New FIU Play Tells Story of First Black Man to Lead a Shakespearean Play

FIU Fine Arts seniors Jash Sanghavi (left), who plays Terrence, and Nick Menendez (right), who plays Henry Forester, are both part of the FIU Theatre cast for "Red Velvet." Christopher Ramirez/PantherNOW

Christopher Ramirez/Contributing Writer

FIU Theatre’s new play, “Red Velvet,” tells the true story of Ira Aldridge, the first black man to have the lead role in William Shakespeare’s play “Othello,” which was predominantly played by white men.

“Red Velvet” stars FIU fine arts undergraduate students, is directed by associate professor Phillip M. Church and was written by Lolita Chakrabotti in 2017.

“‘Red Velvet’ is meant to reference the red velvet curtains of the theatre,” said Church.

Church explained that Aldridge introduced a new and shocking approach to acting, called the natural and real approach.

“When people left the theatre in 1833, they were convinced this was his behavior from how real his acting seemed,” he said.

Aldridge was one of the pioneers to the concept of realism acting. Before realism, many actors relied on the dramatization of their roles with flamboyant movements and reactions.

In addition to Aldridge receiving criticism in the 1800s for his new approach to acting, he also had to deal with racist remarks. The abolishment of slavery in England in 1833 occurred within Aldridge’s acting career.

Church said that he wants the audience to think of this history parallel to relate it to current times.

“‘Red Velvet’ is about change, freedom of speech, and equal rights,” he said.

Warren Welds, a junior who plays Aldridge as his first leading role, said “there’s aspects of Ira’s story in everyone. This play draws attention to those issues that people try to avoid.”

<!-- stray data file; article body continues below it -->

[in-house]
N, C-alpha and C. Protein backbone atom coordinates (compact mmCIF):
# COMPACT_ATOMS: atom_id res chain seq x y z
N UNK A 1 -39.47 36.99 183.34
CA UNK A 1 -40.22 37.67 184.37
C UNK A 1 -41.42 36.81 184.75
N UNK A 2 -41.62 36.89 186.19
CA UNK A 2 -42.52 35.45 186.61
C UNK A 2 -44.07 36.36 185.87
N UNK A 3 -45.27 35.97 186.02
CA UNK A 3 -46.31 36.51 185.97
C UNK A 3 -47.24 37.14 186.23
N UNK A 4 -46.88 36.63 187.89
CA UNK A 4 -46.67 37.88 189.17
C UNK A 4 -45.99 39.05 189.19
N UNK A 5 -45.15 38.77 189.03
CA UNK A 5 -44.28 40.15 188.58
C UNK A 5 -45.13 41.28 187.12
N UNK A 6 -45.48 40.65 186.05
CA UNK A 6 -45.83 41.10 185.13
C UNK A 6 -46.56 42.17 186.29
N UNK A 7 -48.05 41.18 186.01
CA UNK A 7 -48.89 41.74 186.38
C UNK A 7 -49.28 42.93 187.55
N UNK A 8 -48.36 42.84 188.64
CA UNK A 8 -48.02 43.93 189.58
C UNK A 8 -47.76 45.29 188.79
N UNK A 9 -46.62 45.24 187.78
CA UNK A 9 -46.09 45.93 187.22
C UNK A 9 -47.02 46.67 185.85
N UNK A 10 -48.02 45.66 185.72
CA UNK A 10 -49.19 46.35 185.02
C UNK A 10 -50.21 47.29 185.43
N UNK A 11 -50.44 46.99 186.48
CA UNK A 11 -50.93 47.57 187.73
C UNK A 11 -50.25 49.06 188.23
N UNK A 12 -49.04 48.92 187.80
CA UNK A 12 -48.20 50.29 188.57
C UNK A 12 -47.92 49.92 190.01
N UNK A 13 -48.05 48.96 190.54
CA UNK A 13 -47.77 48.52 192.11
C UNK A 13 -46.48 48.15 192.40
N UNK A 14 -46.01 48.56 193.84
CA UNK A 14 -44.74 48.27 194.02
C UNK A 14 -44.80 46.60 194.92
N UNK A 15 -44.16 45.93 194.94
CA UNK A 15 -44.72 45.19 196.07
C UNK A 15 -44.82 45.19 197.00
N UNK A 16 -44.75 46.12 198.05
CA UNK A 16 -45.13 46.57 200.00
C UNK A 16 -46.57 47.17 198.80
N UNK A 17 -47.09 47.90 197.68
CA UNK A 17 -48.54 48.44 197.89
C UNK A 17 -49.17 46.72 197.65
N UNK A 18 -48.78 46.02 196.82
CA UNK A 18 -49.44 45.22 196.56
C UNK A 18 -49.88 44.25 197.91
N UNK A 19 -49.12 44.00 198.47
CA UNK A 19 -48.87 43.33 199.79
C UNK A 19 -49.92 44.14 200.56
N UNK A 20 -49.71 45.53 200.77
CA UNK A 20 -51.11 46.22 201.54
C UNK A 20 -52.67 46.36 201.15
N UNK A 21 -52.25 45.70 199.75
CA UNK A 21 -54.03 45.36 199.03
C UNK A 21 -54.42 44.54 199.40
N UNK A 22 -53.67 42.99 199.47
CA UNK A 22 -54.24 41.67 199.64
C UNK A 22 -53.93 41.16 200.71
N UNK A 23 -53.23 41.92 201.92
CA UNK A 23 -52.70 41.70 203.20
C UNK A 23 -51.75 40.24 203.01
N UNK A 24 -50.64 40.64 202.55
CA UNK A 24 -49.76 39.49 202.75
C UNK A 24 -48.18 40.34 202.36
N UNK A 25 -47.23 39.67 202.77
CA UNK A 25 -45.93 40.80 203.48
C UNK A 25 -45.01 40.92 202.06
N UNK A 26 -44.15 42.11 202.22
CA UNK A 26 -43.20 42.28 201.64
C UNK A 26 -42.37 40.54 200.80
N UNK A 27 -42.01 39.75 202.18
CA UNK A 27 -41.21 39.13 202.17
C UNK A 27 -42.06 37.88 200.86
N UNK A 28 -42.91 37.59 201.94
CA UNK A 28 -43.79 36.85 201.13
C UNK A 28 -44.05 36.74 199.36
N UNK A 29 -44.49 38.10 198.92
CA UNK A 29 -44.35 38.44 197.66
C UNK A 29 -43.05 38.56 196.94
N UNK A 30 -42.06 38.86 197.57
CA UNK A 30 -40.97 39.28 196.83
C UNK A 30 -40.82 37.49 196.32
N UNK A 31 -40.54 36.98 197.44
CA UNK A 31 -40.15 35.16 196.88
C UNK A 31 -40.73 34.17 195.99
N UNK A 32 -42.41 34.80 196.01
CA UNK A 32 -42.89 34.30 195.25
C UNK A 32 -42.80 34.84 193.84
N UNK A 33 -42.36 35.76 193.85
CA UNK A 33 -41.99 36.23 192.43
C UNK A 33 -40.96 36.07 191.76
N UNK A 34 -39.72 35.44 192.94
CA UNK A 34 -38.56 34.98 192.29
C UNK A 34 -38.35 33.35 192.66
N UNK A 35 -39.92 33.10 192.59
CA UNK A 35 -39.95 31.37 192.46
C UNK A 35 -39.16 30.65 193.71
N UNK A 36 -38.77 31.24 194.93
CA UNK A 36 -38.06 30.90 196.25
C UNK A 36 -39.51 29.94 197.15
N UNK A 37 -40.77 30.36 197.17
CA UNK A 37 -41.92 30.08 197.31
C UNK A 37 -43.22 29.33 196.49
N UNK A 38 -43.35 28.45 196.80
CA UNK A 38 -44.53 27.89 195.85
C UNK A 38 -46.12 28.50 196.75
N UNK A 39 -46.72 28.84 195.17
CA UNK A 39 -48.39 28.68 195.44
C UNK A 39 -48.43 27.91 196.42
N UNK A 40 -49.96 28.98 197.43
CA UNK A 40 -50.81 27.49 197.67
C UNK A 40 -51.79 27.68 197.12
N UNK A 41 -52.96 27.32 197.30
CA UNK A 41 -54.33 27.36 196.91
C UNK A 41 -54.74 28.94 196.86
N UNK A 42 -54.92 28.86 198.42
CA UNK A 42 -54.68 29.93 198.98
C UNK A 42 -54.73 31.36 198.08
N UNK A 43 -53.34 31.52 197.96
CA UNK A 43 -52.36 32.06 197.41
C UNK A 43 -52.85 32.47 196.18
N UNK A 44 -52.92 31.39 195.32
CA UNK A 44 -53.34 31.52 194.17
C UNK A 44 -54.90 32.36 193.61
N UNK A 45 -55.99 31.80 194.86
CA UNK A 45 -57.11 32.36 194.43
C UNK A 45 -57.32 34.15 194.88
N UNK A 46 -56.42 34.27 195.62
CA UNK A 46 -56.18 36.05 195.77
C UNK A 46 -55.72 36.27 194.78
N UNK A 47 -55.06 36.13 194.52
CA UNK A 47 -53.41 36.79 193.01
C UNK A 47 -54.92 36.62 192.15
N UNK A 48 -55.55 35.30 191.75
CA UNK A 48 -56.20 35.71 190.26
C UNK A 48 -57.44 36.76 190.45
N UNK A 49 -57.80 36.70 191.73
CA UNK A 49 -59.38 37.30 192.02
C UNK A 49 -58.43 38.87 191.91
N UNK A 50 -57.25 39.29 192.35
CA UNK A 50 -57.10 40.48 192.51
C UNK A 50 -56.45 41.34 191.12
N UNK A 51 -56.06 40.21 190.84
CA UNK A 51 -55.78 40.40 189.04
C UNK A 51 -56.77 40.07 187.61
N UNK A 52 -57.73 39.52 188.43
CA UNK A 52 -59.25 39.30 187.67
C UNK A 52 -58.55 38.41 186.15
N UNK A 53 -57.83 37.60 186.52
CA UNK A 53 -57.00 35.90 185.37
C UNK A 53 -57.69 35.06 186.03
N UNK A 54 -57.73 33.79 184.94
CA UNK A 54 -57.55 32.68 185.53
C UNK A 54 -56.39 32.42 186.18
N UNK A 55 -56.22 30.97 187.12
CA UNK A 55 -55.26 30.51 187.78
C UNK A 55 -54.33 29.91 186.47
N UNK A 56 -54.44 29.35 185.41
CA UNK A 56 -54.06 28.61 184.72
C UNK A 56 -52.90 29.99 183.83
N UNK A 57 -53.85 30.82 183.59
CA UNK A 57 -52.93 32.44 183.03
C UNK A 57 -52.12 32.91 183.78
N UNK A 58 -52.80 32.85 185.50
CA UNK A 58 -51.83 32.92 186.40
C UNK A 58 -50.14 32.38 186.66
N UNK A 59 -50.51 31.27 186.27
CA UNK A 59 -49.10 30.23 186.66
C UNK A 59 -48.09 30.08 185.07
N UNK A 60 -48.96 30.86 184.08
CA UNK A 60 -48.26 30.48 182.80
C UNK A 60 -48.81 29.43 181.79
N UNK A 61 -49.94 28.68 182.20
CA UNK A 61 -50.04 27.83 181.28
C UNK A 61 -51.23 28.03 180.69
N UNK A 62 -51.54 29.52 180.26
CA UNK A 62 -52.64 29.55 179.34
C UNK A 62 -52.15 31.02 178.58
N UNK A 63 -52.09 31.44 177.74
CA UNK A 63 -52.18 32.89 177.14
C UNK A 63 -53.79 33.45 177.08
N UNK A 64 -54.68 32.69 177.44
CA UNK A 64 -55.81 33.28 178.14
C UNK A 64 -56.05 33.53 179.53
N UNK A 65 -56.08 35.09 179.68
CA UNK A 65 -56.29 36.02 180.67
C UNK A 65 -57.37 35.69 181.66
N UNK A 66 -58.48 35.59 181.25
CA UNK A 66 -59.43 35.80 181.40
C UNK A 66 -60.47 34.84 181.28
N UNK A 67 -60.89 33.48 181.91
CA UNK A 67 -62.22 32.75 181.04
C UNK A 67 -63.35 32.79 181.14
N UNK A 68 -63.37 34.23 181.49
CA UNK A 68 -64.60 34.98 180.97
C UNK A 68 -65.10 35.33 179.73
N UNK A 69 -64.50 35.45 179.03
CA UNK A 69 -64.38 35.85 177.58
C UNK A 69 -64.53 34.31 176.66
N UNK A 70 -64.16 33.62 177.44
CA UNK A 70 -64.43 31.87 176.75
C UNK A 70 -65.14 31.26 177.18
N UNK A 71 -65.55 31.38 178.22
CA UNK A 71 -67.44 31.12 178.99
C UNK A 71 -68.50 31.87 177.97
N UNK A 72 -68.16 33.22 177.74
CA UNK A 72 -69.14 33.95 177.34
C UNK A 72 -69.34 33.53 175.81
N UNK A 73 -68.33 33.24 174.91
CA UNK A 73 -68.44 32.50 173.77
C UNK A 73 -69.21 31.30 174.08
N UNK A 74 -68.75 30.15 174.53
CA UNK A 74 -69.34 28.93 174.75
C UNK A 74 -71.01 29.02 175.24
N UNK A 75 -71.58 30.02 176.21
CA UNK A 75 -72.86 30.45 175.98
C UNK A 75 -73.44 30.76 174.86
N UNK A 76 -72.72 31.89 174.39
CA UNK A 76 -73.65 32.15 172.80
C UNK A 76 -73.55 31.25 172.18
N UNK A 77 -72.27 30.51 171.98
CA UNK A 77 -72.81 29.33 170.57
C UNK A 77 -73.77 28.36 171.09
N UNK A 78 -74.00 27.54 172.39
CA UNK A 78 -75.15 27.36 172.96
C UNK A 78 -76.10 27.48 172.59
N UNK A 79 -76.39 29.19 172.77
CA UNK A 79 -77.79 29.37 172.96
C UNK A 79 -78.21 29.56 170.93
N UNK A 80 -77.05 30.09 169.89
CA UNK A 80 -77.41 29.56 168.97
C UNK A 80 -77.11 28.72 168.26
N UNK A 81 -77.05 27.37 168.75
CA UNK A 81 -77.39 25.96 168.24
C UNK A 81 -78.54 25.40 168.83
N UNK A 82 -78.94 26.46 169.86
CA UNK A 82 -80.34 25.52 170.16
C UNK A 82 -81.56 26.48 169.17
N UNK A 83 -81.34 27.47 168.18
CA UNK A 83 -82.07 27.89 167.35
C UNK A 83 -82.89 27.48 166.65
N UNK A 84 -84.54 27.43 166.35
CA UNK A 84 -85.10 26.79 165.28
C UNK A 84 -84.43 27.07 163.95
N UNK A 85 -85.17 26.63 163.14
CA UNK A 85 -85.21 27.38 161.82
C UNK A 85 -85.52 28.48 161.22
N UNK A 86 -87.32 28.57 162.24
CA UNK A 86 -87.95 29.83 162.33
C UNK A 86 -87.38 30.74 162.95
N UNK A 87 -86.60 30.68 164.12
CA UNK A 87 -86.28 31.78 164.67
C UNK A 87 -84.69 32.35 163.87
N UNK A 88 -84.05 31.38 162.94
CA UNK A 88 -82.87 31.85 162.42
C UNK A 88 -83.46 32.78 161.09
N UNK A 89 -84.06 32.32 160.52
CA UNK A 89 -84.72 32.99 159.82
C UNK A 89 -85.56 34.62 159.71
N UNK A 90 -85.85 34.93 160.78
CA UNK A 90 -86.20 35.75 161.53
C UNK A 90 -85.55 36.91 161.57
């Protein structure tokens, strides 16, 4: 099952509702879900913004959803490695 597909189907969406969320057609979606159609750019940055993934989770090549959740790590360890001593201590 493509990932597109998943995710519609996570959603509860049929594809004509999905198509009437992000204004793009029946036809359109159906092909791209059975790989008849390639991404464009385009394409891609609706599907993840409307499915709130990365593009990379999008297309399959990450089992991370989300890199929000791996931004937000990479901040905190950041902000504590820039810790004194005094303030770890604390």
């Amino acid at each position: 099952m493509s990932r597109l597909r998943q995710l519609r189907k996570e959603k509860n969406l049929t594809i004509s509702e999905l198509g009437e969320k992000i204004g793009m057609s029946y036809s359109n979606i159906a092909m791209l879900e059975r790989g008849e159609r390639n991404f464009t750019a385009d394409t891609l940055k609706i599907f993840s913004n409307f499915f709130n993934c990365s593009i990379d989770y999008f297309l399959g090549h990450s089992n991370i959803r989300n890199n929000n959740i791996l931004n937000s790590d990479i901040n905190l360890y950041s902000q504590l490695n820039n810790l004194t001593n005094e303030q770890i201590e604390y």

Warren Welds rehearsing his role of Ira Aldridge, the main character in “Red Velvet.” Christopher Ramirez/PantherNOW

Cristina Fatima, a senior that plays Ira Aldridge’s wife, Margaret Aldridge, took a critical approach to some aspects of Aldridge’s character.

“Method acting can sometimes seep into an actor’s personal life. In the play, one can see Ira Aldridge seem to lose his sense of self-control in his personal life,” said Fatima.

Nick Menendez, a senior playing Henry Forester, also commented on this concept and the cast’s hard work in the play.

“The play draws attention to problems that still exist today. We rehearse Monday through Friday from 7 p.m. to 10 p.m. as necessary for such a big play,” said Menendez.

The students of the FIU Theatre that are included in the play had to train with vocal coach Rebecca Covey to learn European dialects.

“There are dialects in the play such as German, Polish, French, American and British. We practice the Cockney British accent, the RP accent and the Standard British accent. There’s even an actor that has to speak only in German. I’ve had to practice perfect posture and displaying conviction without yelling,” said Jash Sanghavi, a senior who plays Terrence in the play.

RP or Received Pronunciation, is often described as ‘typically British’ accents that is also known as “the Queen’s English.”

To Sanghavi, “Red Velvet” holds a significant role in bringing attention to historic and contemporary problems,

“The play has hard-hitting moments, which we hope will leave audiences with some shock value to remember the important themes of the play,” he said.

The show will run from Nov. 15 to Nov. 24. from 8 to 10 p.m., except for Sundays, which will run from 2 to 4 p.m. at the Wertheim Performing Arts Center at FIU’s Modesto Maidique Campus.

The cost of admission is $15 for general admission, $12 for seniors, faculty and staff, and $10 for FIU students with a valid ID.

For more information and to buy tickets, visit

Photo courtesy of FIU Theatre.

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